Why do sites offer an MD5 hash of a file? How does that help you verify the integrity/source of the file? Wouldn't paying attention to your URL be enough security?
It helps to verify that once you are done downloading the file, that you have the same file that is sitting on their server.
After running your local file through a hash function, if the slightest difference is found between your copy and theirs, it will result in you getting a different hash than what they have posted.
An MD5 hash doesn't protect you if the site gets hacked because the MD5 sum an be changed as well by the hacker. A GPG signature (in a separate file) would protect against this if you have a copy of the public key that you've gotten from somewhere else, or verified that it's the correct key by checking the signatures on the key.
What an MD5 hash is good for is making sure the file didn't get corrupted in the download process. TCP checksums don't all of the errors that could occur while your file is in transit (though those errors are rare), and I have seen an ISO image get corrupted during the download process before.
Security is one (important) thing, but I think it is also to make sure you downloaded the file in its entirety.
Well in theory both files should produce the same hash if they are exactly the same (though collisions do occur).
You can provide it easily with a server side language, such as ol' trusty PHP...
It offers a defence against a possible man-in-the-middle attack. Suppose a malicious party had somehow been able to hijack the request for the file, but had not been able to alter the text of the web page itself. The MITM would be able to get you to download a different sequence of bytes, but would not be able to make the hash of his file match the hash quoted on the qweb page, that of the real file.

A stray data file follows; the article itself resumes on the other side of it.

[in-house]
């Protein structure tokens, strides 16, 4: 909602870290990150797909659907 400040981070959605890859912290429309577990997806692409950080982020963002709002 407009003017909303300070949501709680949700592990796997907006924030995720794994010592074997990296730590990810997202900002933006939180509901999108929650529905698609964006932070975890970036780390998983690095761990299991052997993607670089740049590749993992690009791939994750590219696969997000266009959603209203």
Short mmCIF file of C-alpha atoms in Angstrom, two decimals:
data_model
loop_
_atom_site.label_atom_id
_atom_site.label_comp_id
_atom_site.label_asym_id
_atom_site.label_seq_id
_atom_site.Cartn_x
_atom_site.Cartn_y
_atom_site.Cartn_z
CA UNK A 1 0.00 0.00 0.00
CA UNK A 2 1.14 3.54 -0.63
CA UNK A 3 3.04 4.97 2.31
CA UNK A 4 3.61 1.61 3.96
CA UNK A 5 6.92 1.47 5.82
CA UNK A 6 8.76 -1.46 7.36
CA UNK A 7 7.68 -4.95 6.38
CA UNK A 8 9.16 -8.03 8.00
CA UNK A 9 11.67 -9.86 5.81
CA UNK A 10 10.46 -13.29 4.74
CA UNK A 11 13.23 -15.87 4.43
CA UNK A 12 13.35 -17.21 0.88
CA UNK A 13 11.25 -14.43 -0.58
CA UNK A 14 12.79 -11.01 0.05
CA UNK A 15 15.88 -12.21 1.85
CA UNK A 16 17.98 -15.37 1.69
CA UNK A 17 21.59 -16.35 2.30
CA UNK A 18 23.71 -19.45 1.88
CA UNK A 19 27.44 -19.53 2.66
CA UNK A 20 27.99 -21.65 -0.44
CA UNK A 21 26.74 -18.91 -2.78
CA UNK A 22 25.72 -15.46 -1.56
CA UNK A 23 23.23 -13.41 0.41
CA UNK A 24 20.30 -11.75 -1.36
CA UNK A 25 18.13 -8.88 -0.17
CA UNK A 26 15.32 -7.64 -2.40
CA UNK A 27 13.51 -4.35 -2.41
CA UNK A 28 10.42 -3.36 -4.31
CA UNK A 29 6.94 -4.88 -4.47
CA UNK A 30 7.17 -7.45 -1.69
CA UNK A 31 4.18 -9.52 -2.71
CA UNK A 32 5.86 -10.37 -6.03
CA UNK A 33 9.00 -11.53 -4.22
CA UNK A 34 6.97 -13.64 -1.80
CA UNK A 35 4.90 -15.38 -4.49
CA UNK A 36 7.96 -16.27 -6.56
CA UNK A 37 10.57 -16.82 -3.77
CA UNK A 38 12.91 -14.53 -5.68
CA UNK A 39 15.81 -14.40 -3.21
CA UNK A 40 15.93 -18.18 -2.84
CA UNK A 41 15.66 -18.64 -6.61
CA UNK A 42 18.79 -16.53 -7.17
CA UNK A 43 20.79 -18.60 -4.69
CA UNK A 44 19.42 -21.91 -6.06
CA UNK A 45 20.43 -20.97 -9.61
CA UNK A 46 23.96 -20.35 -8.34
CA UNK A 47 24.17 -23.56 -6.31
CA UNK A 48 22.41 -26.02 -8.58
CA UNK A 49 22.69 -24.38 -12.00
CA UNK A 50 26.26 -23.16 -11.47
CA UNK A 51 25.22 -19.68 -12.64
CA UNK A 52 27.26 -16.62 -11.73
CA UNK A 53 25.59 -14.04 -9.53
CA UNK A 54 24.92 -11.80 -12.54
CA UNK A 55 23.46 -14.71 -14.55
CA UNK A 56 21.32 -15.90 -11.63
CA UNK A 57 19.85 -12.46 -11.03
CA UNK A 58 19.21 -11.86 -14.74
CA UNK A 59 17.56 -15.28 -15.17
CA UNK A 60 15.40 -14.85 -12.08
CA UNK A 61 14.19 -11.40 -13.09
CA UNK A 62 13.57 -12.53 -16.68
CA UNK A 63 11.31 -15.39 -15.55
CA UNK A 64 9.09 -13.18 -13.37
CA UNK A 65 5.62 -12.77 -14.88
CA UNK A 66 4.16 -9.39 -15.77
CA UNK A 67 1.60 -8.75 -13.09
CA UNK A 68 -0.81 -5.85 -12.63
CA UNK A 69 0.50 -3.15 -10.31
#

There are several reasons:
- a Man-in-the-Middle attack could possible alter your download and inject a virus or trojan or other malicious code in the download
- It's also possible that some corruption occurred in the bitstream while downloading and the downloaded file might be broken.
- There might be a proxy server involved which might cutoff the connection early.
- Some older browser couldn't download files bigger than 2GB, so downloading bigger files would also mean a corrupted download.
- It also allows a user to check if the "same" file on a mirror server is really the same file and not an altered version.
Sometimes, files transferred may be corrupt, either intentionally by an attacker or due to a faulty connection.
Cryptographic hash functions (such as MD5) are designed to change if there's a change in the original file. As such, you can detect such alterations.
Note that, if you want protection against intentional modification (made by an attacker), you need a way to verify that the reference hash you obtained is correct and from a trusted source (e.g. signature via PGP or X.509 certificates for example). You may also need a better hash algorithm (e.g. SHA-1, SHA-256), as collisions attacks have been demonstrated against MD5.